“Viva Palermo e Santa Rosalia!”

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from Jason Farago at the NYT, Saint Epidemic, here at the NYT:

He is dapper, beaming with the confidence of youth; he does not have the temperament for sheltering in place. It’s springtime, the year is 1624, and the 25-year-old Anthony van Dyck is sailing south, to Sicily, where he has been invited to paint the island’s Spanish viceroy.

Van Dyck is establishing his international career as a portraitist to the rich and famous, and he has already had some success in Genoa, London and his hometown, Antwerp. Now, in Palermo, he feels on the cusp of a breakthrough.

He gets the portrait done that spring, but then: disaster. On May 7, 1624, Palermo reports the first cases of a plague that will soon kill more than 10,000, some 10 percent of the city’s population. On June 25, the viceroy whom van Dyck painted declares a state of emergency; five weeks later, he’s dead. Quarantined in a foreign city, the young Fleming watches in horror as the port closes, the city gates slam shut, the hospital overflows, the afflicted groan in the street.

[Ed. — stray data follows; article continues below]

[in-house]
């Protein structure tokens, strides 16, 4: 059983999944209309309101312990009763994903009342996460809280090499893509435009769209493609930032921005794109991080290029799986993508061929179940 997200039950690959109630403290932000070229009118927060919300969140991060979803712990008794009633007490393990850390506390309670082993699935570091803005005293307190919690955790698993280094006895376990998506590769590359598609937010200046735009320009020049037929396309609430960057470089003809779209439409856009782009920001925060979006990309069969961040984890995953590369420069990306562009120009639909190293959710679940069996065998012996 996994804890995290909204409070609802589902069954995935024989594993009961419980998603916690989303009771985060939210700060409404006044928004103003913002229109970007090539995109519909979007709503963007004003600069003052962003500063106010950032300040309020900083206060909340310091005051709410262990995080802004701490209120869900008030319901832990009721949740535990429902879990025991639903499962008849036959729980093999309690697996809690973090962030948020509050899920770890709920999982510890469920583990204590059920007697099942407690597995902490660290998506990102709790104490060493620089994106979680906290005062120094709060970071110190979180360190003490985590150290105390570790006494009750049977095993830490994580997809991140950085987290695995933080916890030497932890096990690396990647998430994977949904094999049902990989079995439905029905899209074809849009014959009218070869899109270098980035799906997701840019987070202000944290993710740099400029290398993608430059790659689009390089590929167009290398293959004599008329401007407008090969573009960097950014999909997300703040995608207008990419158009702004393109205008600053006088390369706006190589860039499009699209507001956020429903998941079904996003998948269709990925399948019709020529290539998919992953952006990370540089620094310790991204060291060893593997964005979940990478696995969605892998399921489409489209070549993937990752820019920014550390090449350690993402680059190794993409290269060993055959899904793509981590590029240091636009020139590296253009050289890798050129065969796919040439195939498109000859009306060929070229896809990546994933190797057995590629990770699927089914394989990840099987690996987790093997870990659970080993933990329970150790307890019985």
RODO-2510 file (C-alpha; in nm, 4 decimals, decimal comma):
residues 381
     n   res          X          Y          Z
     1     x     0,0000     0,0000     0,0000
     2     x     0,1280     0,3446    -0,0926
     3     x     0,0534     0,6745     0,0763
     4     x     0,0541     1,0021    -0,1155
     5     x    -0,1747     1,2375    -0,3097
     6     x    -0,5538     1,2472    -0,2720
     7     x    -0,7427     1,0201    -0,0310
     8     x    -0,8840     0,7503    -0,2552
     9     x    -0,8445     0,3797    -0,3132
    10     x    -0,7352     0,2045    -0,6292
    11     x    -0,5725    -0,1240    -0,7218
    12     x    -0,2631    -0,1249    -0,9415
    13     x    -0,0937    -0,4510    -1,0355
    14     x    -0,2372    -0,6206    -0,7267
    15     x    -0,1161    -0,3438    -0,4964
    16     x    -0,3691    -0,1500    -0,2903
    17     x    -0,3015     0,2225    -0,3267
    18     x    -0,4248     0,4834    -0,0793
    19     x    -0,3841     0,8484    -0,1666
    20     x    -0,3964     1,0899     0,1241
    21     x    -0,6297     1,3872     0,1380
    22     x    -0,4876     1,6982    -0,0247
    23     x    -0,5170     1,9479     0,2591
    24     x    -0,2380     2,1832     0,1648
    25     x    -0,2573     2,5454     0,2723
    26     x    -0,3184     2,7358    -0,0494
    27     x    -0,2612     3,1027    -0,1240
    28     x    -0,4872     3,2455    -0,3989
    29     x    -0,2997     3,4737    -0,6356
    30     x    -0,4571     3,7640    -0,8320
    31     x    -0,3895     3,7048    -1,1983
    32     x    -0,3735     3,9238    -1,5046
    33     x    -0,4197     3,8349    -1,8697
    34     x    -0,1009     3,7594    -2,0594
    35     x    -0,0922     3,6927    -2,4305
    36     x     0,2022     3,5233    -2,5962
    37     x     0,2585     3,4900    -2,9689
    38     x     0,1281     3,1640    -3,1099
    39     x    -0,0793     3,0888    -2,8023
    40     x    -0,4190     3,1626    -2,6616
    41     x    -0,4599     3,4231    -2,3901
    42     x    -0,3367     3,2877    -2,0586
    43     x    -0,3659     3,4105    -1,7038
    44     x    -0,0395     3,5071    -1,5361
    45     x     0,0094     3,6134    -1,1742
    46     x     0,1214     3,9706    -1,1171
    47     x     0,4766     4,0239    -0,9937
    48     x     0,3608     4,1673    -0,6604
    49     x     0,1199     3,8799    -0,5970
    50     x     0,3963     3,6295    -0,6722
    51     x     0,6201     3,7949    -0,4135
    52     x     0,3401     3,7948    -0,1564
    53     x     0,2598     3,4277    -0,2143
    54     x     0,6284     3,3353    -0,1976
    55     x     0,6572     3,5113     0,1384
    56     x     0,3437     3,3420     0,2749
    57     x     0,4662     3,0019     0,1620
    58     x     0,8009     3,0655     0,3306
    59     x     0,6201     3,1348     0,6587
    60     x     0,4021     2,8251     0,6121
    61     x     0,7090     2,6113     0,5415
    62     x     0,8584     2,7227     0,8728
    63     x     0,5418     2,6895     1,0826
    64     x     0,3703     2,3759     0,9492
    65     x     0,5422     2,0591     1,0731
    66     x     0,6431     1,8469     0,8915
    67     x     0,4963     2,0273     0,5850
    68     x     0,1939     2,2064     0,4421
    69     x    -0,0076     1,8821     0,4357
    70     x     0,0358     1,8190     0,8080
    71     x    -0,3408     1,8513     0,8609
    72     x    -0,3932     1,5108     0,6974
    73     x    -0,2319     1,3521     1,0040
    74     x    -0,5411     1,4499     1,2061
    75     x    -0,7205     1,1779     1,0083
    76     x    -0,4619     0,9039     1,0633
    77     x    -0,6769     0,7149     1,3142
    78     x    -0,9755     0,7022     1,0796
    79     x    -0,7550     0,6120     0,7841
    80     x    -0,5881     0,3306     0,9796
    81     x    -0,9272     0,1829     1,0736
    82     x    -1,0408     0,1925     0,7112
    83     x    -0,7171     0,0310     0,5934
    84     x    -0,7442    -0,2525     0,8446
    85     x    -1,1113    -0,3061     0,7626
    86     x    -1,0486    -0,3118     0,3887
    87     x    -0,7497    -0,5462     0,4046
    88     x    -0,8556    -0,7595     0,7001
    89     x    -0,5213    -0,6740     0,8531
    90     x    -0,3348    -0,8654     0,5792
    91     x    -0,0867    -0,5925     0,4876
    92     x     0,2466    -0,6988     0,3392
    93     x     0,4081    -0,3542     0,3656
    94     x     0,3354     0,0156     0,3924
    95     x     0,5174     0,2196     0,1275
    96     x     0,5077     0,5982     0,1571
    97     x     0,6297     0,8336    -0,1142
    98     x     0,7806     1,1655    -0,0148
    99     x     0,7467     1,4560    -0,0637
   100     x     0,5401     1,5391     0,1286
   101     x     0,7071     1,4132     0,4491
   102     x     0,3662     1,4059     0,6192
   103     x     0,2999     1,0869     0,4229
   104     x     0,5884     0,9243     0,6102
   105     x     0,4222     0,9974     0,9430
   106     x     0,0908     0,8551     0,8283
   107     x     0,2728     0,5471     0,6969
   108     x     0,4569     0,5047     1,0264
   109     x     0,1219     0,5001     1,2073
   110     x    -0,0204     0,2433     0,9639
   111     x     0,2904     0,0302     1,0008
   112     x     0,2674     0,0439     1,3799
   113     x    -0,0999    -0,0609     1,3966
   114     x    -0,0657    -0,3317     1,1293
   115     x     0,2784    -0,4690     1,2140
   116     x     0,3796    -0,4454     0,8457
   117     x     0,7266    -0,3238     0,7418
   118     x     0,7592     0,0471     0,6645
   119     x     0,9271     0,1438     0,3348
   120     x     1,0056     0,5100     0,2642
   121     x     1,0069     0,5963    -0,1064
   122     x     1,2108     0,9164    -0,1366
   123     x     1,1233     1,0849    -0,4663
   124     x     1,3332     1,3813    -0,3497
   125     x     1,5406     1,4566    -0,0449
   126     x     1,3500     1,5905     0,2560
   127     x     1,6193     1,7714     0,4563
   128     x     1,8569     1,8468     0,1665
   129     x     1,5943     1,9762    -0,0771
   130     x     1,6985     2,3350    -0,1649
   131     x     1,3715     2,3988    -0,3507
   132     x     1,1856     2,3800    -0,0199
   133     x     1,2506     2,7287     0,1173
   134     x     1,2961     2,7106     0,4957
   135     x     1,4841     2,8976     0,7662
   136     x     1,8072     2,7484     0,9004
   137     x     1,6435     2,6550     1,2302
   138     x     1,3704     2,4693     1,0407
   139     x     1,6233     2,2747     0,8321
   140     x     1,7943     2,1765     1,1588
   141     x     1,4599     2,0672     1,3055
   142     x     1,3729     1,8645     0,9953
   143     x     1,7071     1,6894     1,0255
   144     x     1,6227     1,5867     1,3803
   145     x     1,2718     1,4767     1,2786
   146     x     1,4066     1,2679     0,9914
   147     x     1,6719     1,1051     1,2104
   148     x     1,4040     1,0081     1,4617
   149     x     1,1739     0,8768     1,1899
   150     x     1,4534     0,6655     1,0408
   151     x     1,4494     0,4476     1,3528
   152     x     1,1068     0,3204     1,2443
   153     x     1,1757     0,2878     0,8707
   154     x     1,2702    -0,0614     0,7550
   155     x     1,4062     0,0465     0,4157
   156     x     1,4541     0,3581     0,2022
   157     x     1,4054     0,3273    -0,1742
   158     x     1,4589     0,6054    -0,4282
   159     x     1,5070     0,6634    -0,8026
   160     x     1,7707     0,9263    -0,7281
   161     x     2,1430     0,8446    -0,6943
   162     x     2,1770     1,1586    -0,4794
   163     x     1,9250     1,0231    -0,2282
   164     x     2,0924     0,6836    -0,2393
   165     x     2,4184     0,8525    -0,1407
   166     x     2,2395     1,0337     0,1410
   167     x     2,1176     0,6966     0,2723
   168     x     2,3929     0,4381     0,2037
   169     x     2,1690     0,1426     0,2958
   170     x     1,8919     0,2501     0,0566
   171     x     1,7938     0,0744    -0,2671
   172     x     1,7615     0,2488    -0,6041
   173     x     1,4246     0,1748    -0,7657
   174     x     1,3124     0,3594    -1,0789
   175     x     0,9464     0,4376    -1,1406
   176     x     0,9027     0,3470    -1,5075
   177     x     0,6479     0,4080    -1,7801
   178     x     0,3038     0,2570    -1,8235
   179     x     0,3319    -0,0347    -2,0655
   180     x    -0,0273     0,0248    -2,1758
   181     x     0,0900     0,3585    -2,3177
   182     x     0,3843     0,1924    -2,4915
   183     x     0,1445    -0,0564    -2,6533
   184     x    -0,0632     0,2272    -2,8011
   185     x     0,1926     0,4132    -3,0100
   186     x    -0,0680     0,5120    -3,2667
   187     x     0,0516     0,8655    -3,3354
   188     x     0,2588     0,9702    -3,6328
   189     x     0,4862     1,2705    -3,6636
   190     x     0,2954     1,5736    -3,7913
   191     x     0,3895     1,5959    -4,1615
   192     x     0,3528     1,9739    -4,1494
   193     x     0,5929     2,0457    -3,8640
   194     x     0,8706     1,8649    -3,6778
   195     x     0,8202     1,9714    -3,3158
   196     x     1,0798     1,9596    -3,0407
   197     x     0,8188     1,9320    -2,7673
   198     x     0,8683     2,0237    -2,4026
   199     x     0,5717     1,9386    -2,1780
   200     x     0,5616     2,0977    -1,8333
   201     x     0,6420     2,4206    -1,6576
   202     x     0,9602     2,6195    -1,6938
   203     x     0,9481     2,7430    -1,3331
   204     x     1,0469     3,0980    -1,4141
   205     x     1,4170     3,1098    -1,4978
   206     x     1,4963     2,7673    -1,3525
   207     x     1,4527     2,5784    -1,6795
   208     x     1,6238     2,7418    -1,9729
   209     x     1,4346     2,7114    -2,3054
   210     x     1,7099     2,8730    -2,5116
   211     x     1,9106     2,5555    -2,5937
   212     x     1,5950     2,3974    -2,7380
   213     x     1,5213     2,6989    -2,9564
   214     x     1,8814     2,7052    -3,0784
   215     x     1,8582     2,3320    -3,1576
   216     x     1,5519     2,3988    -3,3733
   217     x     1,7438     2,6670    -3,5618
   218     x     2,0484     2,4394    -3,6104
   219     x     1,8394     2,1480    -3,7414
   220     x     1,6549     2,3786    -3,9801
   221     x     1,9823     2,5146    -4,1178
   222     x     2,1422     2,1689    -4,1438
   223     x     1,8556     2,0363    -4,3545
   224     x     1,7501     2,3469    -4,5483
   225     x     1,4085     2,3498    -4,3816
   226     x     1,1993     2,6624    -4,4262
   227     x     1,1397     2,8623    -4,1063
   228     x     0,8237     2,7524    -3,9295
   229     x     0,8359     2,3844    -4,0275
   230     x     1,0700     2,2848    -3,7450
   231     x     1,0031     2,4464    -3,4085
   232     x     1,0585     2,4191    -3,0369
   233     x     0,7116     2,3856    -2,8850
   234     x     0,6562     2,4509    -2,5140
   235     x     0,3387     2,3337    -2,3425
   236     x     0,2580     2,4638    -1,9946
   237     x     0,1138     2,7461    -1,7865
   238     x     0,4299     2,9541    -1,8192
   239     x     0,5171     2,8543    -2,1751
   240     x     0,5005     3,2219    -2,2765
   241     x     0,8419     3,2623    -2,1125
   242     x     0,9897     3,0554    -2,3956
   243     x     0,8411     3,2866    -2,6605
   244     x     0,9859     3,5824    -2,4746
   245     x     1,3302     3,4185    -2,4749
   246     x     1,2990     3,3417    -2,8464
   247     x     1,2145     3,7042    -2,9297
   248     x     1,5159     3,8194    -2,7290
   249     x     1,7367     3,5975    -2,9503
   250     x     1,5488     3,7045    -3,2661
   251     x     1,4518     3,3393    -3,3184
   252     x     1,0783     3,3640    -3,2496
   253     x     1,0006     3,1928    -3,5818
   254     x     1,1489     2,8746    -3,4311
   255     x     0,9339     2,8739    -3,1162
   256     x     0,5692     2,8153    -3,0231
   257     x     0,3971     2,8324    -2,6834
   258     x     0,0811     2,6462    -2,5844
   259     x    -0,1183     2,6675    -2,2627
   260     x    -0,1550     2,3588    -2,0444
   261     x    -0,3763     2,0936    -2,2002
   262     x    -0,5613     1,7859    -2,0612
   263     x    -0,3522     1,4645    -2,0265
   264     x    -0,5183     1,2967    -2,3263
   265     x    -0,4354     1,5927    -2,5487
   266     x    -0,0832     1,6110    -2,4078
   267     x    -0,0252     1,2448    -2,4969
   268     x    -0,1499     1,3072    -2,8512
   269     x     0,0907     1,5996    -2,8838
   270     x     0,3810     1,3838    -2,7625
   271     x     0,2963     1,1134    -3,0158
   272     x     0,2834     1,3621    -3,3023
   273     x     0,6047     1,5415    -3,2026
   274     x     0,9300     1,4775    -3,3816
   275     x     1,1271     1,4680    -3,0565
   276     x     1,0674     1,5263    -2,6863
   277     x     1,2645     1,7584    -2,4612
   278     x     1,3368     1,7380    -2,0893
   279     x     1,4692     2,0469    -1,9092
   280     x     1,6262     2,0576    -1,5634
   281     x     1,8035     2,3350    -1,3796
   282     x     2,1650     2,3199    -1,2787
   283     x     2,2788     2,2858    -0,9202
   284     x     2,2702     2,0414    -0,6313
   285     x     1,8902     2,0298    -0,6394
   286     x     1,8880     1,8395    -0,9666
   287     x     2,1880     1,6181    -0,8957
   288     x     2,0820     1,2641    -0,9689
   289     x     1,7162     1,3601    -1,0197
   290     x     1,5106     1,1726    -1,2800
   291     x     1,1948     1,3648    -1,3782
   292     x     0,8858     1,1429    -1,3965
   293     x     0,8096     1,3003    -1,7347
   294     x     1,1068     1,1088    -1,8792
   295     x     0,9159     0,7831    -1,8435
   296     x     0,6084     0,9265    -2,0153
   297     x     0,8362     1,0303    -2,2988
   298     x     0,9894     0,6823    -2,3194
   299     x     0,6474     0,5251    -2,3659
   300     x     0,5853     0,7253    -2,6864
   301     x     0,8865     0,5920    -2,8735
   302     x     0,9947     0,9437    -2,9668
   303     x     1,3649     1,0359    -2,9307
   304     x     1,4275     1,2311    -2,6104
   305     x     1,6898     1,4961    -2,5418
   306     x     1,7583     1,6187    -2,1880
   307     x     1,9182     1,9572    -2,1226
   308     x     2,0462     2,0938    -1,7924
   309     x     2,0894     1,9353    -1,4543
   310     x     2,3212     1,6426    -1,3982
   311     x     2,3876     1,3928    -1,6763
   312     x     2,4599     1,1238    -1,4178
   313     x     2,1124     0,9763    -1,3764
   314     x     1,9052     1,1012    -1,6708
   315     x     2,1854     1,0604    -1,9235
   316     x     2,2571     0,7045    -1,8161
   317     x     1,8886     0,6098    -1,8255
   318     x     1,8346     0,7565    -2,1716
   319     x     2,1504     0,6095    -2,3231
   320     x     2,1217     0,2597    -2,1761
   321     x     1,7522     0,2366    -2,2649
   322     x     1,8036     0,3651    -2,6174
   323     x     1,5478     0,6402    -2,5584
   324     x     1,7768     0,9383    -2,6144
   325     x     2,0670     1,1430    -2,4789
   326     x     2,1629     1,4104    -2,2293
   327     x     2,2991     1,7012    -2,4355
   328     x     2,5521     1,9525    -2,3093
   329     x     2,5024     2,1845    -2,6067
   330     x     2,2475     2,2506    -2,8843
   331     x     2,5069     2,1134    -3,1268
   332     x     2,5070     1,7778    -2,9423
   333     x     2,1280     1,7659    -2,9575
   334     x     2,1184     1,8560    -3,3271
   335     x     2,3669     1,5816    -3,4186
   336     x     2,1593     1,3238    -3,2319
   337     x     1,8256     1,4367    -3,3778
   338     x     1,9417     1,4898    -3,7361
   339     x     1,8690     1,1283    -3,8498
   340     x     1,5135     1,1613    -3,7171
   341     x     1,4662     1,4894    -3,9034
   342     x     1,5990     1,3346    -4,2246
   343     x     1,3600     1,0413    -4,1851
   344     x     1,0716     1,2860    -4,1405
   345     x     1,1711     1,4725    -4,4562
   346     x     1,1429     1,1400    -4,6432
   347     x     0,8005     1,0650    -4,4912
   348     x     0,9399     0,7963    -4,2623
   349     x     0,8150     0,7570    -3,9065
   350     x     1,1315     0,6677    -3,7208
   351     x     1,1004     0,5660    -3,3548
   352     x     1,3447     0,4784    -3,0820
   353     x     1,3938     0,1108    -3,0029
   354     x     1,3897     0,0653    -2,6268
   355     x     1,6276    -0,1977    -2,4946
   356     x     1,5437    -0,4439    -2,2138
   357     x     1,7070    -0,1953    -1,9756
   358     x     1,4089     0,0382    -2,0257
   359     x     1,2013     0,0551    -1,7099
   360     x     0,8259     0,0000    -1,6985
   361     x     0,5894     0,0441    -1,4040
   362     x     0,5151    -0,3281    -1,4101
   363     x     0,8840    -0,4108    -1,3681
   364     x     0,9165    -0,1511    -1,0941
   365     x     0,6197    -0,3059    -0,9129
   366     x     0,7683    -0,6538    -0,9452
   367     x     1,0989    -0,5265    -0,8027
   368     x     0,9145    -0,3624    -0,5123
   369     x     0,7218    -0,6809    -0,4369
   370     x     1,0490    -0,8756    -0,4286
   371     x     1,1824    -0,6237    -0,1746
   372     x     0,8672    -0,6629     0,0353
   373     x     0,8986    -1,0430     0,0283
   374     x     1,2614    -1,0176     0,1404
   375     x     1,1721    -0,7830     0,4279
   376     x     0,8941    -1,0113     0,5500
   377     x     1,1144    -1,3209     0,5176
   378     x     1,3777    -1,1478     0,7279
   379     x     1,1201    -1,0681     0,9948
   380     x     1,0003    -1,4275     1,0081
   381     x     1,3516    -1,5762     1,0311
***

As the emergency wears on, a gang of Franciscans starts digging up the earth on a hill facing the harbor. In a cave they unearth a pile of bones, which, the archbishop’s commission determines, belongs to Saint Rosalia, a noblewoman of centuries past. Rosalia’s relics are paraded through the city as the epidemic abates, and the grateful citizens worship her as the santuzza, the “little saint,” who saved the city.


Rosalia is proclaimed, and remains today, the patron saint of Palermo. Van Dyck — meeting the new demand, and not a little grateful himself — takes a half-finished self-portrait, slathers it with primer and paints the new protectress, floating gloriously over the illness-ravaged port town.

About zjb

Zachary Braiterman is Professor of Religion in the Department of Religion at Syracuse University. His specialization is modern Jewish thought and philosophical aesthetics. http://religion.syr.edu
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